• California tax measures: Props. 30 and 39 emerge victorious; Prop 38 loses (SJ Mercury News)

    Overcoming decades of anti-tax sentiment in California, Gov. Jerry Brown’s Proposition 30 — billed as a tax hike to rescue the state’s schools — narrowly won Tuesday. “I know a lot of people had some doubts and some questions: Can you really go to the people and ask them to vote for a tax?” Brown told supporters as the measure inched into the “yes” column just after 11 p.m. “Here we are … We have a vote of the people, I think the only state in the country that says let’s raise our taxes, for our kids for our schools, and for our California dream.” While Proposition 30 was on pace to pass by a slight margin, two other tax measures were more lopsided.

  • Oakland: city attorney, council seats (SF Chronicle)

    Oakland voters had a chance to upend city politics Tuesday in an election that would likely shift the fractious dynamics of the City Council, as two veteran council members squared off in a contentious at-large race. A total of five council seats were up for grabs, and voters were also deciding the race for city attorney. In the at-large race, longtime Councilman Ignacio De La Fuente was losing by a substantial margin in a bid to unseat Councilwoman Rebecca Kaplan. De La Fuente previously represented the Fruitvale area in District Five.

  • San Jose voters embrace minimum-wage hike (SJ Mercury News)

    San Jose voters embraced a ballot measure that would raise the minimum wage in the city, with more than half the precincts reporting the $2 hourly increase held onto its lead early Wednesday morning. “We’re thrilled,” said Stacey Hendler Ross, spokeswoman for the South Bay AFL-CIO Labor Council, which led the campaign for Measure D to raise the minimum wage in the city. “We always thought San Jose voters would know the right thing to do. Of course we’re not counting all our chickens before they’re hatched, but right now, we’re just ecstatic.”

  • Zoo tax leading, but not by enough (SF Chronicle)

    Alameda County voters were saying yes – but not in sufficient numbers – to a $12-per-parcel tax that would raise $137 million over 25 years for animal care, field trips for kids, facility upgrades and other amenities at the Oakland Zoo, according to partial election results. The tax requires approval by a two-thirds majority. More Alameda County Results.

  • Richmond voters reject Measure N (SF Chronicle)

    Voters in Richmond rejected by a large margin a proposed penny-per-ounce tax on soda and other sugar-sweetened drinks, one of California’s most closely watched local measures and one that was fiercely opposed by the beverage industry. The tax was pushed as a solution to the obesity epidemic by City Councilman Dr. Jeff Ritterman, a retired cardiologist who said he had treated countless patients at Kaiser Richmond who suffered from obesity-related health problems.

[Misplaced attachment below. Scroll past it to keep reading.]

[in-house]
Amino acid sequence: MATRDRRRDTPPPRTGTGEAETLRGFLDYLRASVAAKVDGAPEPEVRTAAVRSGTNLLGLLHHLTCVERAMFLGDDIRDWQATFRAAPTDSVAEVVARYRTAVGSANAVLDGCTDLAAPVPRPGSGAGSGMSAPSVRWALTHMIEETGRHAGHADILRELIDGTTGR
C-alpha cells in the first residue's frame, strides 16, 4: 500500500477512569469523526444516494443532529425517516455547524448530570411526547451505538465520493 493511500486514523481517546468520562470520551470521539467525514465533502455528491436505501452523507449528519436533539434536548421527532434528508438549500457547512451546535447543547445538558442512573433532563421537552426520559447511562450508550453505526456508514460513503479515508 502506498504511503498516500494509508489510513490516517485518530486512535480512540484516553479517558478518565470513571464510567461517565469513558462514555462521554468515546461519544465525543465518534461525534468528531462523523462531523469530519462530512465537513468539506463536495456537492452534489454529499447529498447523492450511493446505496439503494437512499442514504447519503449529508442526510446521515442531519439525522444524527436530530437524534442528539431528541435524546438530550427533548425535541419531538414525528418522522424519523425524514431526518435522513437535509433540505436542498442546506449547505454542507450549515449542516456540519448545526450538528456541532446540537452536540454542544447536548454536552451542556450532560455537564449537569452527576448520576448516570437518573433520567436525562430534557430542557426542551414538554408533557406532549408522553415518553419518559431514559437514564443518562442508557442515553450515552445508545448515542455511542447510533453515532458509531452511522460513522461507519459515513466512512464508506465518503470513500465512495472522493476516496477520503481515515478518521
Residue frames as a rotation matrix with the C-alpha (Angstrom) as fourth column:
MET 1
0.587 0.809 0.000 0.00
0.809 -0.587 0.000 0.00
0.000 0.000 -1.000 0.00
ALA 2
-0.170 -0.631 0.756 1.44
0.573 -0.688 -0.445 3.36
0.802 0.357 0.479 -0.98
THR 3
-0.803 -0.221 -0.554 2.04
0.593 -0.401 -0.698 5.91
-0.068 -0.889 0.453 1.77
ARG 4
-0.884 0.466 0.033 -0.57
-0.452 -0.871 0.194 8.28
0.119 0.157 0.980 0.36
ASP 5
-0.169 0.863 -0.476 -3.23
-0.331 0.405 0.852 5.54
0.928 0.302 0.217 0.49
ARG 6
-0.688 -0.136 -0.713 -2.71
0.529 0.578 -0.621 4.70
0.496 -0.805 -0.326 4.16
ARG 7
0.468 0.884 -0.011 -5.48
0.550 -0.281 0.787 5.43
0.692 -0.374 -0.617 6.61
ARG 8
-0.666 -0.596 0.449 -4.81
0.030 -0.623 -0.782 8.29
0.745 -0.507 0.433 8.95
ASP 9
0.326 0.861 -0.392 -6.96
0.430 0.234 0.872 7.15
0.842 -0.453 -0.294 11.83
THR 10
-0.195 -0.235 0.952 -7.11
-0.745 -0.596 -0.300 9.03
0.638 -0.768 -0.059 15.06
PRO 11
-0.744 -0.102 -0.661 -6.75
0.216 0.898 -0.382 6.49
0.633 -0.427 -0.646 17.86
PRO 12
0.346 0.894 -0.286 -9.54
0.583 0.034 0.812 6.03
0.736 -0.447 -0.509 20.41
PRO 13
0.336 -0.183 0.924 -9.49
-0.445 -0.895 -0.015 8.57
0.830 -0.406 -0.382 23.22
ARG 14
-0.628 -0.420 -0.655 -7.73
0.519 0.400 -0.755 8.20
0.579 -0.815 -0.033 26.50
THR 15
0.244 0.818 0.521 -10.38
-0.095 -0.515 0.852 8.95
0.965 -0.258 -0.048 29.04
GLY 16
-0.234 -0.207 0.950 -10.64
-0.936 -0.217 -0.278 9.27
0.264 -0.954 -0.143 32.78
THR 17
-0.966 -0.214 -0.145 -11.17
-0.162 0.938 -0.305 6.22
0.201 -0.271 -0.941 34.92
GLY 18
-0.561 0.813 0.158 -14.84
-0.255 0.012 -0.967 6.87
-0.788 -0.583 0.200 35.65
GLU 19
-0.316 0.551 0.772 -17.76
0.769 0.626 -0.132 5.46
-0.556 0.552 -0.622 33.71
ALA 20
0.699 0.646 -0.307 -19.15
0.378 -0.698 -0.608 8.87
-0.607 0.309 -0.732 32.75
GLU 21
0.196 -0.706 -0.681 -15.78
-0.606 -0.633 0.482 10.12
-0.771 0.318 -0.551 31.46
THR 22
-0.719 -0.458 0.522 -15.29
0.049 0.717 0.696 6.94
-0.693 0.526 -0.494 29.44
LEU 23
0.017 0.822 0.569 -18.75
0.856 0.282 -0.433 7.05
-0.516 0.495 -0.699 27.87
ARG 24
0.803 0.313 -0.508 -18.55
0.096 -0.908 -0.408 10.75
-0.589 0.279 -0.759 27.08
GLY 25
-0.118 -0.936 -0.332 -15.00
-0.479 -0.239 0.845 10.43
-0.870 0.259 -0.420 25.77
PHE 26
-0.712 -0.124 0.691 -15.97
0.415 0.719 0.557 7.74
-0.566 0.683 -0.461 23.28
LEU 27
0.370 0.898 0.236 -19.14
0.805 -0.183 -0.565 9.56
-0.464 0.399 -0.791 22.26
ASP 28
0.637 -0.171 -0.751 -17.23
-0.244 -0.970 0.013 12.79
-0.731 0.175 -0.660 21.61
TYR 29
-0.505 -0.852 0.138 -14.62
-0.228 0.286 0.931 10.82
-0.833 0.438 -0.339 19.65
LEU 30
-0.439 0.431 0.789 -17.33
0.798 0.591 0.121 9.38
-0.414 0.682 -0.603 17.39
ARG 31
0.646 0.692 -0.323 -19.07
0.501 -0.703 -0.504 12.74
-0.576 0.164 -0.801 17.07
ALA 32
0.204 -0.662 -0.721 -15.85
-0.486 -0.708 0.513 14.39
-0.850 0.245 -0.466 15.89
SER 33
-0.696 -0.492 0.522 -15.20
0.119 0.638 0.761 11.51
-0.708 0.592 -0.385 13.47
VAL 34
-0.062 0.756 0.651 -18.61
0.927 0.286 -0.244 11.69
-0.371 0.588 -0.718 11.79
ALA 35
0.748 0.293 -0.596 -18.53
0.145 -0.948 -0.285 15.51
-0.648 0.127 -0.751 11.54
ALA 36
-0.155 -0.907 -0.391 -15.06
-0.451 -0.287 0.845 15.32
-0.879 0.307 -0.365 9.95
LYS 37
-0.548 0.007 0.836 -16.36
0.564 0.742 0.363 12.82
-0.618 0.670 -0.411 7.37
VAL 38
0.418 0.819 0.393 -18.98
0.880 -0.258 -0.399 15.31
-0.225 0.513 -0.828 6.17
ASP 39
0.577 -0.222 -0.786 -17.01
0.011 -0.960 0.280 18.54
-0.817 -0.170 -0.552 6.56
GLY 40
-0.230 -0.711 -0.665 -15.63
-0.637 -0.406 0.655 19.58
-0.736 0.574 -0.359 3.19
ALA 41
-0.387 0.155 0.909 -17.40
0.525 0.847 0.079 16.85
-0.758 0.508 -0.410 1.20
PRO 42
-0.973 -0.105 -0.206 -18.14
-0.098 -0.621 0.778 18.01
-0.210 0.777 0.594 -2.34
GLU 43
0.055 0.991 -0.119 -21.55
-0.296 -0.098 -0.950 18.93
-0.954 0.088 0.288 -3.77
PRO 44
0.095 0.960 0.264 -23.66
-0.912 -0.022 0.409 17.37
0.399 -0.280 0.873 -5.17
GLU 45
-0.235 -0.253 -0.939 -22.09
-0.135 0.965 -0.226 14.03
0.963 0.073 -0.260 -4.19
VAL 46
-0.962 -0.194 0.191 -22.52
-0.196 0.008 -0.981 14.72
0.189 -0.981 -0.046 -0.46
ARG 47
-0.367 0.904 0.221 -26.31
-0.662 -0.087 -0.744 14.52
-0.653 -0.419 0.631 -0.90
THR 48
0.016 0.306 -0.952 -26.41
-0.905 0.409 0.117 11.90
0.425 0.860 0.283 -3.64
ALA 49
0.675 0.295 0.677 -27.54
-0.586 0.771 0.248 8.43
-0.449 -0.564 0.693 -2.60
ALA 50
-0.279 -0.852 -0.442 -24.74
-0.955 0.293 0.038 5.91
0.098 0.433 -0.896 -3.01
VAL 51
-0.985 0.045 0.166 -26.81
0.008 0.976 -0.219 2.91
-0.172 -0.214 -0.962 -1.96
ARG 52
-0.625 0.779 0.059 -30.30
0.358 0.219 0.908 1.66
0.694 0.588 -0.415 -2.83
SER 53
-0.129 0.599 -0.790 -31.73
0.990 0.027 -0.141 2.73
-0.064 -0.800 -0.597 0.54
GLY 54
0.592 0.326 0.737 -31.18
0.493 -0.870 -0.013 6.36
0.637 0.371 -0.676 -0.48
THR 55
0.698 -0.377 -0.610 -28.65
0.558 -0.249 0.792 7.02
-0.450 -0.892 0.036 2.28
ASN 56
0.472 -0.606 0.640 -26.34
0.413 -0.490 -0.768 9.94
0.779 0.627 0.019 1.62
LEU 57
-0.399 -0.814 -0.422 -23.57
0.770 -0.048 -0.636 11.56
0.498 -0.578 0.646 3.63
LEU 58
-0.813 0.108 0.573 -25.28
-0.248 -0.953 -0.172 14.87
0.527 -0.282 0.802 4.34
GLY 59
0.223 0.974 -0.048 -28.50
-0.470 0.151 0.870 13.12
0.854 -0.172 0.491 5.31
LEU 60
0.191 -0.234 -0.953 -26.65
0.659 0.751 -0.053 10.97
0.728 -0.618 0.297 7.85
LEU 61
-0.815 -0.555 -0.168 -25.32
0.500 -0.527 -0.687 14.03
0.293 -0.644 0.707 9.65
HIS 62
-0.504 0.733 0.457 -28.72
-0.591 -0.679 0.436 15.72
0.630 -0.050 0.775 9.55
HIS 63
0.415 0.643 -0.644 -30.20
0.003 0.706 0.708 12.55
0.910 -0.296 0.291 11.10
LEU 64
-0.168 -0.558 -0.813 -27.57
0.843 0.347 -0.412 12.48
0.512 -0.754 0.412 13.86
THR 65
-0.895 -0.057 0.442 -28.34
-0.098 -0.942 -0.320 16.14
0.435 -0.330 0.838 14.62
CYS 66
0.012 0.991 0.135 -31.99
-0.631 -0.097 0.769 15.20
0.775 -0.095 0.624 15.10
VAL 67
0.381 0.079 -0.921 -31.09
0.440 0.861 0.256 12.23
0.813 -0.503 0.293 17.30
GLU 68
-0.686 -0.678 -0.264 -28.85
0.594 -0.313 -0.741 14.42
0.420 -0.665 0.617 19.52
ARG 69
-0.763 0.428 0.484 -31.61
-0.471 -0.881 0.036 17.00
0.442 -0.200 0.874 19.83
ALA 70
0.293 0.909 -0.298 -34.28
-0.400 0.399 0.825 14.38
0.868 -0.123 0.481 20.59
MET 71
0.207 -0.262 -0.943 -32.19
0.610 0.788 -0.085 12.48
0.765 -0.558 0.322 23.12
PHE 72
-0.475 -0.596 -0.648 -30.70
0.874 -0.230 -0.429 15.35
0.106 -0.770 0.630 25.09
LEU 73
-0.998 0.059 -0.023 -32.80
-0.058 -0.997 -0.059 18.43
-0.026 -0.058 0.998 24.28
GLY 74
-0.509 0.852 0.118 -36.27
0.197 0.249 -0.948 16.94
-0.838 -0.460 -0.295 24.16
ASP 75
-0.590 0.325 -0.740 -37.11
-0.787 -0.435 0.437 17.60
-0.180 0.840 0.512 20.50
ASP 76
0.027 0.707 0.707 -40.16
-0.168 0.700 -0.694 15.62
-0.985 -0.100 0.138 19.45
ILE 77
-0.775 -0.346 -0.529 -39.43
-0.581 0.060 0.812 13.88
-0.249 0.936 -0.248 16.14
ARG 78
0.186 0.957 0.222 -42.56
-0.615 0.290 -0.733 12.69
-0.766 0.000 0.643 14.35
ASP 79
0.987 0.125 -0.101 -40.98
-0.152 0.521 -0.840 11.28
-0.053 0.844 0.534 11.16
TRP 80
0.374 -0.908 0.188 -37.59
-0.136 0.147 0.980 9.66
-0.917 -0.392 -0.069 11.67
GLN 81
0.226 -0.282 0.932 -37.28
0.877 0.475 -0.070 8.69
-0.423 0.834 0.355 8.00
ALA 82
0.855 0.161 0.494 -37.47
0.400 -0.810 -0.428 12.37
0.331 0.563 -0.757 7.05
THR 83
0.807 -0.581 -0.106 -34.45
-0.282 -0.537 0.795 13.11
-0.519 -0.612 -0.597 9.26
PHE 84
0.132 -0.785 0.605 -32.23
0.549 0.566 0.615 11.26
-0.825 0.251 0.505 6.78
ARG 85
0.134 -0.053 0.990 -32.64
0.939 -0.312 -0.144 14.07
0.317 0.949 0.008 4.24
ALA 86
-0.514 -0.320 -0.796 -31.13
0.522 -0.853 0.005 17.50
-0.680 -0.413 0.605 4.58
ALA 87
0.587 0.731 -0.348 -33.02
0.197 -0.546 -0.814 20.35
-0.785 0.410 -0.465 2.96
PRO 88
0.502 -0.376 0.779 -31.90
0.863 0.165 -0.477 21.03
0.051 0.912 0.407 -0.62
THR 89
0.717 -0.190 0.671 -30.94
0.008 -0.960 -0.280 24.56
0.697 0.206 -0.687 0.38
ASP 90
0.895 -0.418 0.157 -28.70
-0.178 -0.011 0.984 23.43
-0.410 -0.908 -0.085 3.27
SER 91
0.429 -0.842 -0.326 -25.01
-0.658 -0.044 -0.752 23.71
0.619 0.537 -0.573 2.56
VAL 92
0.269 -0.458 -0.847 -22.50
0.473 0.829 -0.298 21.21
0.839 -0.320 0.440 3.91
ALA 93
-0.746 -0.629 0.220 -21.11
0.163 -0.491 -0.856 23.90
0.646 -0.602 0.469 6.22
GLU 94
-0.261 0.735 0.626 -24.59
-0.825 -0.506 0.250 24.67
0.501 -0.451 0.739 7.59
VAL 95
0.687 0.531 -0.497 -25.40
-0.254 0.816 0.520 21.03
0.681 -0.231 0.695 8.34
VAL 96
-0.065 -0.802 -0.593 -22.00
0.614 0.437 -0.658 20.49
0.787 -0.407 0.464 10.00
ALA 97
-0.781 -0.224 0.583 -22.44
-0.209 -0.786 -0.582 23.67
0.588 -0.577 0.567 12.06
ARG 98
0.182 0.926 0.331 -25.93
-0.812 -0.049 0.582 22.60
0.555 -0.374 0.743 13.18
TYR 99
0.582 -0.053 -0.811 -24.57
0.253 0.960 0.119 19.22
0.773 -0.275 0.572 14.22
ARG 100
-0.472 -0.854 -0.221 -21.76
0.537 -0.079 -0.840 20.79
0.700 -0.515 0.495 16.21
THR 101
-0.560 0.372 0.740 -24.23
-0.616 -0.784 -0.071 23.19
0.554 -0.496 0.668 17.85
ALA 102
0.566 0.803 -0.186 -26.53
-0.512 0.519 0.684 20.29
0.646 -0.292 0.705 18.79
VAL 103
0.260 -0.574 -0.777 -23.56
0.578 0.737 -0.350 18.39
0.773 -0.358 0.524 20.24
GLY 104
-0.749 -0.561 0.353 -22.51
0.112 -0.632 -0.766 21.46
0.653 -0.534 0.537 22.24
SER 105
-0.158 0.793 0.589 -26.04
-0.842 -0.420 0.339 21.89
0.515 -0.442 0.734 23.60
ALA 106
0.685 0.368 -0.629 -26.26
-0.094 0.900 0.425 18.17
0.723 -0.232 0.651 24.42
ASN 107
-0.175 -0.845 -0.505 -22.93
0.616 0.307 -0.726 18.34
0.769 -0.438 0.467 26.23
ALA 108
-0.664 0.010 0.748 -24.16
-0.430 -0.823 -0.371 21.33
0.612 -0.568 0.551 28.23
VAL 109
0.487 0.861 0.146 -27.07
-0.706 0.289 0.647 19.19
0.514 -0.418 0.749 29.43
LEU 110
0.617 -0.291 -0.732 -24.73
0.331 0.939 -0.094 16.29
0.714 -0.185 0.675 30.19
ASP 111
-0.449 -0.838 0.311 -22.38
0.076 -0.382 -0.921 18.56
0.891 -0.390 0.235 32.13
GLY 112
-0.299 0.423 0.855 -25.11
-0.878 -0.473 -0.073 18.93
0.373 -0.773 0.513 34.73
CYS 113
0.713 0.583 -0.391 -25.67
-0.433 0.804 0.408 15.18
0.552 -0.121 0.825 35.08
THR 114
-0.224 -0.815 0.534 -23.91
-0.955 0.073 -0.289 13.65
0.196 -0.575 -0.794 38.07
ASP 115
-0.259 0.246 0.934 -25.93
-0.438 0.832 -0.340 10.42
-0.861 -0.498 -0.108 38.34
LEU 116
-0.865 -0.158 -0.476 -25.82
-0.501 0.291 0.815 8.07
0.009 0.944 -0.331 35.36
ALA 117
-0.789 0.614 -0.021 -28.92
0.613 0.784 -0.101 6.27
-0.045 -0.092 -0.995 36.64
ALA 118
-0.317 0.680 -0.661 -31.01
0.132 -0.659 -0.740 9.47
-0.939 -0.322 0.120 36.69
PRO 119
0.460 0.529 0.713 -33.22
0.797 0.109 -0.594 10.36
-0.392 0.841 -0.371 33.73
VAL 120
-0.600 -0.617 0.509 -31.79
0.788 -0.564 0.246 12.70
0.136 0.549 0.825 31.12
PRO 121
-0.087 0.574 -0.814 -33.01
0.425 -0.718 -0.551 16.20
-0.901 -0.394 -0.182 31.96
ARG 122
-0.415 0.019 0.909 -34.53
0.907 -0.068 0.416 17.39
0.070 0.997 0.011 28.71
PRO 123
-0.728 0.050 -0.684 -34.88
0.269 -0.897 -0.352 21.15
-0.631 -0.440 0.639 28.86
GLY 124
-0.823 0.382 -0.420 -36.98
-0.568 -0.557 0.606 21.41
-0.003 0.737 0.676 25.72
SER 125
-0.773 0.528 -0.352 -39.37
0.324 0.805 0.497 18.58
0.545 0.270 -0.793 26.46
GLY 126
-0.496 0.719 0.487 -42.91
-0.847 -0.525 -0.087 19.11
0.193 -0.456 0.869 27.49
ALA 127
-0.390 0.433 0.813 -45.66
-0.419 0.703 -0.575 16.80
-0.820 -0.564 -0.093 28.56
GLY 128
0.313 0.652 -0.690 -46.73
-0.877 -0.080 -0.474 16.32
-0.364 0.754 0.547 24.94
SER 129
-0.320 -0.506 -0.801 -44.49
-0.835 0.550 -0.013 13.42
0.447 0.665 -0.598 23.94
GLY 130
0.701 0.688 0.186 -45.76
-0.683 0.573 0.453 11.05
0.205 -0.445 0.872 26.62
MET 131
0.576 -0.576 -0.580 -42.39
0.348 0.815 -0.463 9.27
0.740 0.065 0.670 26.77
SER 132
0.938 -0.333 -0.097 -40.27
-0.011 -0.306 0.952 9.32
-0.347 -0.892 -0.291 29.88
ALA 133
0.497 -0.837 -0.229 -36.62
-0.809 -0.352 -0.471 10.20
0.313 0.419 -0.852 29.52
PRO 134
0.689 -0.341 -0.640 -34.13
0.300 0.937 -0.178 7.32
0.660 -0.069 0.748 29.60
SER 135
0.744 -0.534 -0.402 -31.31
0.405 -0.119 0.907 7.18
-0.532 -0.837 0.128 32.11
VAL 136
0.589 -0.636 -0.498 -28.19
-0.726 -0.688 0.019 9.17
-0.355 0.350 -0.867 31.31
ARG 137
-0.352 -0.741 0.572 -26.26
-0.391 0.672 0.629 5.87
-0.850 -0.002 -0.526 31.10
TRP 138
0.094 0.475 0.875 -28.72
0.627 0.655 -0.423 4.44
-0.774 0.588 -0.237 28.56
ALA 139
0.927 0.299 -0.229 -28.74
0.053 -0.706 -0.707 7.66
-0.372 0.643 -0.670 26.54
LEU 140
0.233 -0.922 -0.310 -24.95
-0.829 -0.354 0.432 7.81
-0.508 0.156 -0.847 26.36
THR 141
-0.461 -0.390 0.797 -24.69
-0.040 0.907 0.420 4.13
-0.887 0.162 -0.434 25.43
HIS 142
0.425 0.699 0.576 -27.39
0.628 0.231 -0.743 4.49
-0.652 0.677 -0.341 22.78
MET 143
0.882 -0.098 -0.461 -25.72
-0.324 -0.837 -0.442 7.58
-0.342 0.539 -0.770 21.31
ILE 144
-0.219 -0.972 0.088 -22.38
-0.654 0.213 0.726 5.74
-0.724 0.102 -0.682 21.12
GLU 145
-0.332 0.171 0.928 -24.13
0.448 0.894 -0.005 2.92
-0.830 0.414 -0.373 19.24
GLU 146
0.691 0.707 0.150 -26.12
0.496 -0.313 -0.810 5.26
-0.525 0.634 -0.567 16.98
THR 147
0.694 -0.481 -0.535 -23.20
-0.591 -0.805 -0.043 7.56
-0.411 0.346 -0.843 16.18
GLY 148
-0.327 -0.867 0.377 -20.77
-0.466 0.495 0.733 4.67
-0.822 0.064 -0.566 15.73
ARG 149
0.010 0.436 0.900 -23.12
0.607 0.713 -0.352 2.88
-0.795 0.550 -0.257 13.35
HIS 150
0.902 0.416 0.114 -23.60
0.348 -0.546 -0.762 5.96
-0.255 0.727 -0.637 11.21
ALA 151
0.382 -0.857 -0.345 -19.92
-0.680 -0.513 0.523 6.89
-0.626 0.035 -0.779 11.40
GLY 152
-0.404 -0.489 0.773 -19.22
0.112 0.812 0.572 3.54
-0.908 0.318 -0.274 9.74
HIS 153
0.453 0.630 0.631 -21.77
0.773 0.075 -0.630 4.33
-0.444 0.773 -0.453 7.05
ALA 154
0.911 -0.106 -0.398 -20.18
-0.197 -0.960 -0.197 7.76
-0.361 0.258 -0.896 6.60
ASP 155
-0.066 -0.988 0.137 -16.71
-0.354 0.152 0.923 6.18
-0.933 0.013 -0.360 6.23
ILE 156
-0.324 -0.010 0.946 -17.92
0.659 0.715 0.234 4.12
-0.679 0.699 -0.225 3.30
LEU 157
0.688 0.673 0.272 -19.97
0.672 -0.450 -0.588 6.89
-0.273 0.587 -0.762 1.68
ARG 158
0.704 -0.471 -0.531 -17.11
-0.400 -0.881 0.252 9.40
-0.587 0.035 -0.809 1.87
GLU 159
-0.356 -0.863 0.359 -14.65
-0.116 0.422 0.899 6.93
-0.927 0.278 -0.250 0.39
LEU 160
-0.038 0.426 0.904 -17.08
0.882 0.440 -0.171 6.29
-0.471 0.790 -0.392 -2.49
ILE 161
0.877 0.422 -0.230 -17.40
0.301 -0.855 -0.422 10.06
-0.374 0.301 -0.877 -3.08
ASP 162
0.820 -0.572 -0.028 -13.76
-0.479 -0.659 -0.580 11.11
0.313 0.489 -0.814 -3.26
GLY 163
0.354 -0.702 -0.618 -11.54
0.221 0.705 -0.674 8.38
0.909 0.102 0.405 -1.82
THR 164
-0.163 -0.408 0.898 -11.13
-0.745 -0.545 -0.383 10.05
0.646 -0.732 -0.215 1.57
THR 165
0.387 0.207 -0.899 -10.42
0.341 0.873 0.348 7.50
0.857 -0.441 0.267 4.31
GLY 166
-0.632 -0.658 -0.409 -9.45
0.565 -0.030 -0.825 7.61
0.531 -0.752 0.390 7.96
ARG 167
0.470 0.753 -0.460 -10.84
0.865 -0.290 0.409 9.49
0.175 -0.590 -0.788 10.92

• Santa Clara County voters embrace Measure A sales tax (SJ Mercury News)

    Santa Clara County voters approved a sales tax measure for county programs Tuesday. The margin for approval had changed little throughout the evening. Santa Clara County’s Measure A calls for a one-eighth-cent sales tax increase for 10 years, which would raise about $50 million annually for county programs including Santa Clara Valley Medical Center and public health and welfare. Backers had argued it was a modest request to bolster health and safety programs after years of budget cutbacks. Supporters, led by the VMC Foundation and the Santa Clara Family Health Foundation, raised more than $660,688 toward the measure’s passage.

  • Voters approve Marin sales tax for parks, open space, farms (Marin Independent Journal)

    Marin County voters on Tuesday approved a quarter-cent sales tax increase to pay for county parks, open space and farm programs. Measure A, which needed a two-thirds vote to pass, received 74 percent of the vote, or 60,655 yes to 21,757 no votes. The measure, placed on the ballot by county supervisors, will raise more than $10 million a year for parks, open space and farm programs.

  • Motive unclear in shooting at Calif. chicken plant (Associated Press)

    That Lawrence Jones targeted a handful of his co-workers at a chicken-processing plant, killing two of them execution-style, was evident, authorities said. But why he did it remained unclear. “He had opportunity to shoot other co-workers that were in the business at this time, but he chose not to,” Fresno Police Chief Jerry Dyer said. “He walked around them in order to get very close to the intended targets, place the gun very close and fire a round.”

  • Apple shares drop 20 percent from peak (Associated Press)

    Apple’s stock is falling along with a sell-off in the broader market. The stock of the world’s most valuable company has now fallen more than 20 percent from its all-time high of $705.07, hit on Sept. 21. That was the day the latest iPhone went on sale.

  • Hearing set for Calif. man behind anti-Muslim film (Associated Press)

    Prosecutors could provide more details Wednesday about the California man behind an anti-Muslim film that roiled the Middle East in a case where he’s accused of violating the terms of his probation by lying about his identity. While none of the eight alleged violations have to do with the content of “Innocence of Muslims,” what prompted Mark Basseley Youssef to use at least two aliases after he was convicted in 2010 of bank fraud remains a mystery.

A.M. Splash: Calif. Tax Measures Pass; De La Fuente Trails in Oakland; SJ Voters Approve Minimum Wage Hike; Zoo Measure Failing 7 November,2012Laird Harrison

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